8 by Eight
This month's 8 by Eight list focuses on books about hobbies.
January is National Hobby Month. As anyone raising and working with children knows, kids have lots of interests and are continually engaging with and learning about their environment. They can recite complicated dinosaur names, explain the intricacies of vehicles, know all about animals unfamiliar to adults! This month's list of 8 by Eight won't begin to cover the range of kids interests and hobbies, but hopefully it will inspire you to visit your local bookstore and library to find exciting books about whatever topics and activities are currently captivating your little learner.
We'll start with Mirelle Messier and Irene Luxbacher's book Treasure. Treasure is about two siblings on an outdoor adventure looking for treasure. The older one has rules: treasures are shiny, mysterious, and hidden away. The younger sibling finds nature treasures along the way (a feather, acorn, seedpod). Although deemed "not treasure" by the older sibling, you'll have fun talking with your reader about what they think a treasure is. The siblings don't give up and they do discover a natural treasure together, one that is shiny, mysterious, and hidden away. Treasure is perfect for kids who like to be active, enjoy being out doors, and are collectors of their own treasures.
If the beach and ocean are your families hobbies, you're in luck! Not only are we surrounded by beautiful beaches, but there are plenty of books available to help you learn more about what you find on your own beach treasure hunts. Check out The Sea Book, which investigates different oceans, introduces marine animals big and small, and provides information about harmful environmental factors as well as ways to protect our oceans.
Every Tree has a Story combines international stories of real trees or tree traditions with large imaginative illustrations. The stories are one-page and could be read at bedtime and the sophisticated illustrations will entrance older readers. Enjoy learning about sequoia's, baobab, or the ginko biloba, which has been around since the time of the dinosaurs.
Mapping Sam by Joyce Hesselberth is a delightful book about maps. Sam, the cat, takes a night time adventure. The book maps Sam's travels around the neighborhood, then maps Sam, then offers a map that looks much like a subway guide. We see maps of the world, the constellations, and the solar system. Back matter (glossary, index, and additional information about the book's topic) includes information about maps as well as the various maps represented in the book.
Speaking of the solar system, there are also lots of wonderful books for kids who are interested in planets, asteroids, moons, etc. Pluto Gets the Call is a quirky narrative about Pluto -- proud to be one of the nine planets --, who receives a call from "Earth Scientists" explaining that Pluto is no longer a planet. Pluto visits all the other planets and eventually the Sun. Fortunately the sun is very bright and offers Pluto sage advice. A fun interactive story, Pluto Gets the Call is funny but also packed with facts about the planets,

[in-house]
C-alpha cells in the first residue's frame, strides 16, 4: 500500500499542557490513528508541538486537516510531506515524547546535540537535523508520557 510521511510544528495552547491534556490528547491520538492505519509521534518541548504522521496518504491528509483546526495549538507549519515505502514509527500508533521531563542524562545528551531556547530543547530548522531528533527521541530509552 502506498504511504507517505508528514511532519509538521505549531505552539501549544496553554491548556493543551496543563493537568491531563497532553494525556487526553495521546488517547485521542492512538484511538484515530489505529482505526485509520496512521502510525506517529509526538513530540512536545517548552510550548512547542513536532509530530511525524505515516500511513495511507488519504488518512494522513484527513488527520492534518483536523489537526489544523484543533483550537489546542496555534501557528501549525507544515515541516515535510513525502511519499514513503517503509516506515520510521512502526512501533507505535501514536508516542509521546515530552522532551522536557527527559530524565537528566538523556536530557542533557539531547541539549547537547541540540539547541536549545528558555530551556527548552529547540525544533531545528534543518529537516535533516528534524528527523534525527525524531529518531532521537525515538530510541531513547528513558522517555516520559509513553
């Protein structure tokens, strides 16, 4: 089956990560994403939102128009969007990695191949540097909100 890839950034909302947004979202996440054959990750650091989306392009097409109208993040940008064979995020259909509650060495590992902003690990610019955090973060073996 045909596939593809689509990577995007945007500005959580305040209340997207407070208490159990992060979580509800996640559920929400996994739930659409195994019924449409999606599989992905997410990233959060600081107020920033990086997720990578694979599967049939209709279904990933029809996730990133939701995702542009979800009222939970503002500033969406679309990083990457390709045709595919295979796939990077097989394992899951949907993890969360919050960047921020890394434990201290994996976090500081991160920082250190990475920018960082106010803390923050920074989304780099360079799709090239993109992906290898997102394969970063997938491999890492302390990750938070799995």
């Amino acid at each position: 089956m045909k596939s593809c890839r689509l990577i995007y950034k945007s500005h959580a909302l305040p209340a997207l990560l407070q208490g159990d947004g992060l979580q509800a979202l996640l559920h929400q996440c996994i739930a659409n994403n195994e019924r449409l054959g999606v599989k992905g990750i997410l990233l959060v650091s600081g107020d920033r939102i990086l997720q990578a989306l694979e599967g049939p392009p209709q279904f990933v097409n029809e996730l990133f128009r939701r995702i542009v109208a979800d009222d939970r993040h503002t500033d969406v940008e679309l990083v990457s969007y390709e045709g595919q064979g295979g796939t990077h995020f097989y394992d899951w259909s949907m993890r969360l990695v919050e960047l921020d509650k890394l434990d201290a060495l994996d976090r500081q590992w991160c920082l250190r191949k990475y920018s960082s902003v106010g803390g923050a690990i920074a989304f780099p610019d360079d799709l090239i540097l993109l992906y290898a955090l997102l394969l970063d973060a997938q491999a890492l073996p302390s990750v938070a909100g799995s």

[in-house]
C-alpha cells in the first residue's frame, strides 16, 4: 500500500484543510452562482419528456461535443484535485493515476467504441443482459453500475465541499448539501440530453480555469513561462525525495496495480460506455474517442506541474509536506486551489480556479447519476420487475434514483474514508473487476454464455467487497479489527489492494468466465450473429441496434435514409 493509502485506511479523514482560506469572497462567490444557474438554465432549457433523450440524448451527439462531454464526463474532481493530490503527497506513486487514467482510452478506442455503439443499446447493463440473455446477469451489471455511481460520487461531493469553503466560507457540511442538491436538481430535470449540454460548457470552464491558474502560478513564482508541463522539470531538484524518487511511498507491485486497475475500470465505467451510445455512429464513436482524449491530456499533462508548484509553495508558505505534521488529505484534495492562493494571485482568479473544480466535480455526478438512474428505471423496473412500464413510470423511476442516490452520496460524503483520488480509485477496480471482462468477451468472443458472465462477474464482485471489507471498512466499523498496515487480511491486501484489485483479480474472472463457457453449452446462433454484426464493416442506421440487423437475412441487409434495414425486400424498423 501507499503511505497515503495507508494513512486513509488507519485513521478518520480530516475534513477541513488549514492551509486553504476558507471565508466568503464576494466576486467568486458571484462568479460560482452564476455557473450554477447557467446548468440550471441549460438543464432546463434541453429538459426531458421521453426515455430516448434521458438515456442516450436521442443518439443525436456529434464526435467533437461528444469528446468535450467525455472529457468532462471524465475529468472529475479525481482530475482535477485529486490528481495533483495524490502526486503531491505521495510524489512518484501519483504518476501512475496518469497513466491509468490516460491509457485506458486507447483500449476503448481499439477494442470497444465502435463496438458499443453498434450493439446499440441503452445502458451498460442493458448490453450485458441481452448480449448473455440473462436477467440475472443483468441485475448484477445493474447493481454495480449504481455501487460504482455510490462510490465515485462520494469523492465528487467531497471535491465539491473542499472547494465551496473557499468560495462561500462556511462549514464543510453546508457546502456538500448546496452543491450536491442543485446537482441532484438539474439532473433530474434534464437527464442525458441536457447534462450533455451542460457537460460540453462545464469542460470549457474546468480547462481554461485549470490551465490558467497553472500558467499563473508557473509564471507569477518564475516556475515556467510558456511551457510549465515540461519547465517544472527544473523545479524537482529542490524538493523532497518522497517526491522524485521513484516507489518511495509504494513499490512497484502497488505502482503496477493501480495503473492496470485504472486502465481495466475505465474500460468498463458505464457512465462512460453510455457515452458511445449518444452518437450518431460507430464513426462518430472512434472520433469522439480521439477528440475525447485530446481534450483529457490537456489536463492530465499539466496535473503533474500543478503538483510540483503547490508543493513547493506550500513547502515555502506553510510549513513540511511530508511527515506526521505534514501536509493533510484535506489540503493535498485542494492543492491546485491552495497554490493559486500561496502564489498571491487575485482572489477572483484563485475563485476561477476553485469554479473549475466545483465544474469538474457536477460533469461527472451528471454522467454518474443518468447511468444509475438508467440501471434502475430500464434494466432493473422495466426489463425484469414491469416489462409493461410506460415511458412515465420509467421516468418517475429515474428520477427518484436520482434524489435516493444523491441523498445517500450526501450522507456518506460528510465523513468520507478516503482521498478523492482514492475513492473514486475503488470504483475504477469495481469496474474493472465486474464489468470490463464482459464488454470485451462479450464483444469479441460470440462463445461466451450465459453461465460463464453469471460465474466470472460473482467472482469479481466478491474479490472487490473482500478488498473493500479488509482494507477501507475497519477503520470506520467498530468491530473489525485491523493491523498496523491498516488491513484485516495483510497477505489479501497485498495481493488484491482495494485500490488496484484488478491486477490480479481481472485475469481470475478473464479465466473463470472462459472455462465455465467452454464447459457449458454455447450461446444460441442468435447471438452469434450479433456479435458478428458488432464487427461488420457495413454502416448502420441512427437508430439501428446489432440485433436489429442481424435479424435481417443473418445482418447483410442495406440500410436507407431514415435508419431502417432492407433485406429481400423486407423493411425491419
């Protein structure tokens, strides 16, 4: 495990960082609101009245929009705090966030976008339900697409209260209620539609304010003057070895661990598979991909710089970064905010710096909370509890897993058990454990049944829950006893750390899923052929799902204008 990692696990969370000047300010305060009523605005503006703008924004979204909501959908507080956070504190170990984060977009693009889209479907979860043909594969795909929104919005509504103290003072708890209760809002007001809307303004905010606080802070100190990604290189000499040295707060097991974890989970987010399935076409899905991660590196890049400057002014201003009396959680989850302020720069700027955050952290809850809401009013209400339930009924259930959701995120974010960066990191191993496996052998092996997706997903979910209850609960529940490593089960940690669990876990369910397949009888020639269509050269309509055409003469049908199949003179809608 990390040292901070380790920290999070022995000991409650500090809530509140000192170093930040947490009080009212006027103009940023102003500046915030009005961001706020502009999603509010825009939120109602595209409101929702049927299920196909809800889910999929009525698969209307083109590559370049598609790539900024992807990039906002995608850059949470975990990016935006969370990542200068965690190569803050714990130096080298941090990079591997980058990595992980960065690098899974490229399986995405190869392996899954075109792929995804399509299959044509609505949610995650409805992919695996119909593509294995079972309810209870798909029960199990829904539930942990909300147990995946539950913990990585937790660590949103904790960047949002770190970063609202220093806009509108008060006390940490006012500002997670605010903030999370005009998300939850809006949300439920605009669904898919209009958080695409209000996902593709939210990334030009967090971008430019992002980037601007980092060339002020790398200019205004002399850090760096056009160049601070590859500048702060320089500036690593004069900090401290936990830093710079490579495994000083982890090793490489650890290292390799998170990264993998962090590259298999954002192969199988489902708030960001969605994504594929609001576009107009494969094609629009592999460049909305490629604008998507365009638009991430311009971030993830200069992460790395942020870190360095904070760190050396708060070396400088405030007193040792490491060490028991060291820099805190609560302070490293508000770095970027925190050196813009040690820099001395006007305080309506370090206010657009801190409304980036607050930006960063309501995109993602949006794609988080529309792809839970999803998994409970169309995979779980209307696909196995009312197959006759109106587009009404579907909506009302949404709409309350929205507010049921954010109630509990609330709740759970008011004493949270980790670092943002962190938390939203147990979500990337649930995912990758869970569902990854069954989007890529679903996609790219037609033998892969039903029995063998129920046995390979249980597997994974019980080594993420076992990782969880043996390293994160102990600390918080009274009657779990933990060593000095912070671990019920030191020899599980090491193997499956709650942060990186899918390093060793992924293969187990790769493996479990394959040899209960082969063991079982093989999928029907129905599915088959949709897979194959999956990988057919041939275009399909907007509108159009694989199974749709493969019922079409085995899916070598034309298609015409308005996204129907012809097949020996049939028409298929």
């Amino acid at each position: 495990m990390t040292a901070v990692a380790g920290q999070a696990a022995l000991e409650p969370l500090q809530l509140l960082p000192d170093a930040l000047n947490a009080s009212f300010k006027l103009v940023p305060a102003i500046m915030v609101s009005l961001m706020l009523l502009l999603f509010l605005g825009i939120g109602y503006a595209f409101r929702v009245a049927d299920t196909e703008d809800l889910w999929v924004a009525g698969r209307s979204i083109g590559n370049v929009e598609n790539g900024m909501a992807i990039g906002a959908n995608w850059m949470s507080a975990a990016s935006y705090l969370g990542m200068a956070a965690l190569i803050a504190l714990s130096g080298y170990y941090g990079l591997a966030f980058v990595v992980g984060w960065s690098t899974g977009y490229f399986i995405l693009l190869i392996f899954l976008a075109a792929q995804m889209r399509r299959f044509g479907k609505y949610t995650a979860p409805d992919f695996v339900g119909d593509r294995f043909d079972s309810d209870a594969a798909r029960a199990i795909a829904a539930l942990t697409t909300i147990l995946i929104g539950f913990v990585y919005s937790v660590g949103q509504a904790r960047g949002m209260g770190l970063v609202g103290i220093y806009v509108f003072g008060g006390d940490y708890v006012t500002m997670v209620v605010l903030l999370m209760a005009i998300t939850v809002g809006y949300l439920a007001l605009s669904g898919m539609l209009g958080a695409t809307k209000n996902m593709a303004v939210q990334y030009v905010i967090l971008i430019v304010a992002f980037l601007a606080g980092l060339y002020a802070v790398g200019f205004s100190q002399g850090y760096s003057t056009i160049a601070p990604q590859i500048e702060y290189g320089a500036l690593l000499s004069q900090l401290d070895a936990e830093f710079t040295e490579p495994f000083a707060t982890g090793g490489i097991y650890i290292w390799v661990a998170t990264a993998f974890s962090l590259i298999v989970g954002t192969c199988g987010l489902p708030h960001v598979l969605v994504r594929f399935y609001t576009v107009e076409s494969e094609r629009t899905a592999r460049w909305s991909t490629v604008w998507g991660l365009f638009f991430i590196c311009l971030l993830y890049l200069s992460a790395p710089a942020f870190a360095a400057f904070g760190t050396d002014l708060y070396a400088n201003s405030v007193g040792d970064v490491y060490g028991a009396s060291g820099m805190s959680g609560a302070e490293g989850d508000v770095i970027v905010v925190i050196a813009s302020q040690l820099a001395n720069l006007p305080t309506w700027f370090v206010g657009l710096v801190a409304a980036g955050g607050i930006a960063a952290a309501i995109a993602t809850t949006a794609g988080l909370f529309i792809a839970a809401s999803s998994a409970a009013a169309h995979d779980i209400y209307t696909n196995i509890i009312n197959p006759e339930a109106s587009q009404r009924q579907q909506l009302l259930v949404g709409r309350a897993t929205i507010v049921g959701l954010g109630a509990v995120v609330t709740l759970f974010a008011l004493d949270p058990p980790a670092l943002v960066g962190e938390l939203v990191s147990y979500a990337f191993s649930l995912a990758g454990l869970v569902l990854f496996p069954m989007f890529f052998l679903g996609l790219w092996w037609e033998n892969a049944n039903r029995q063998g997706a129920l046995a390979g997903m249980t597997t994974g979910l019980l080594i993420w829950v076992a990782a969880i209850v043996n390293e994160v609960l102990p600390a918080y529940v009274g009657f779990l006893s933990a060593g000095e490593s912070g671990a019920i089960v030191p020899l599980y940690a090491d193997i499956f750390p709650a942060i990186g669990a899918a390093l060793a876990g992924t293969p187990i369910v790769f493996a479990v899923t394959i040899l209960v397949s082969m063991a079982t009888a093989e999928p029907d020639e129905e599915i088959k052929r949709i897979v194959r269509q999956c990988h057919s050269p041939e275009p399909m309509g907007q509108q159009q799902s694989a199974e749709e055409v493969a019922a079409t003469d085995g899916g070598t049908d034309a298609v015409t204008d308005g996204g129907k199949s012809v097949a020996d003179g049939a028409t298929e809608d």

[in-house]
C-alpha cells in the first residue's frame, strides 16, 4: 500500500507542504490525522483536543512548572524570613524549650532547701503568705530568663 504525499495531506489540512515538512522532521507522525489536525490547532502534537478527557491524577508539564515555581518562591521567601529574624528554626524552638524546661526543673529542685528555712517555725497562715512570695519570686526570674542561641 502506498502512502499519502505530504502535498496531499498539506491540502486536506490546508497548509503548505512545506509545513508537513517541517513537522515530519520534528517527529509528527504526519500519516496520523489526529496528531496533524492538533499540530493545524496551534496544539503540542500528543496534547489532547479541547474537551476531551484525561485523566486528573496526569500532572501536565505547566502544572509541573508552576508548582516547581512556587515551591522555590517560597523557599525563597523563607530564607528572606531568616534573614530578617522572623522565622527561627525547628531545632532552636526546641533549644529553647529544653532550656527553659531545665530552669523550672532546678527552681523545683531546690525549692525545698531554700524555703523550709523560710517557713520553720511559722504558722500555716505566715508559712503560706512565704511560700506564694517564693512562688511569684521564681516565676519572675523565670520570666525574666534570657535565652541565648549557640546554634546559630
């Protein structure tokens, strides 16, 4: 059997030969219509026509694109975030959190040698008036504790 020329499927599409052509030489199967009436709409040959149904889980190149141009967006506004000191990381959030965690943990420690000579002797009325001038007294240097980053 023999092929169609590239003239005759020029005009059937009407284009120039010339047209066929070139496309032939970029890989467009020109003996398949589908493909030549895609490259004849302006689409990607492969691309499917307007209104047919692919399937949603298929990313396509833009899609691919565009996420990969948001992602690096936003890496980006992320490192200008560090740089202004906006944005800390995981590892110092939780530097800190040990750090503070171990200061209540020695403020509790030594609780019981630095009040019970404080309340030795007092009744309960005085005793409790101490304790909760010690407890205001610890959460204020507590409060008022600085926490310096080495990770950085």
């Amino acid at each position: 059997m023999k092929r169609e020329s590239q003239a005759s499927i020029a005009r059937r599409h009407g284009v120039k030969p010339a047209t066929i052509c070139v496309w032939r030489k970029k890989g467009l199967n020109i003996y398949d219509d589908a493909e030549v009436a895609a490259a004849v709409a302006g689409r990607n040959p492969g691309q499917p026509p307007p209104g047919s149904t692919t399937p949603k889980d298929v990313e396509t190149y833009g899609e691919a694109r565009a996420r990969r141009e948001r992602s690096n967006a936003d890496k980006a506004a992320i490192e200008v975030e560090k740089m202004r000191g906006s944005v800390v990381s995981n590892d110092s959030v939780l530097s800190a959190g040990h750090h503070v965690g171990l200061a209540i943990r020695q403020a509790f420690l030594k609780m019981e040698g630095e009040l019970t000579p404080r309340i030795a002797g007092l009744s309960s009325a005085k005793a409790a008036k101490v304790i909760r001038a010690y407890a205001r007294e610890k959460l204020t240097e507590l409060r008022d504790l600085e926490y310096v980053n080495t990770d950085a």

For kids interested in coding and computer science, we're seeing more and more instructional books, but How to Code a Roller Coaster (companion title to How to Code a Sandcastle) are great picture book introductions to young readers. Pearl and her robot Pascal visit an amusrment park. The story introduces concepts such as variable, value, loop, and sequence. Back matter includes further definitions and examples. How to Code a Rollercoaster offers innovative ways to translate coding principles to real life events and actions. If this line is short, then we will ride the roller coaster. If this book is fun, then we will read it again.
Crafty Llama is a sweet story about crafts and giving. Llama knits when she needs to do some thinking. It's fun. Beaver likes to do things that are useful. Doing useful things helps him think. Fortunately for llama and beaver, crafting can be both fun and useful. And it's always nice to make something for friends!
Drum Dream Girl is inspired by the true story of Millo Castro Zaldarriga. According to the back matter, Millo was a "Chinese-African-Cuban girl who broke Cuba's traditional taboo agains female drummers." Margarita Engle's stunning and inspiring poetic text, "On an island of music // in a city of drumbeats // the drum dream girl // dreamed," is coupled with Rafael López's gorgeous and inspiriting illustrations. Whatever your hobbies are -- music, science, crafting -- do them with passion, regardless of what the world thinks.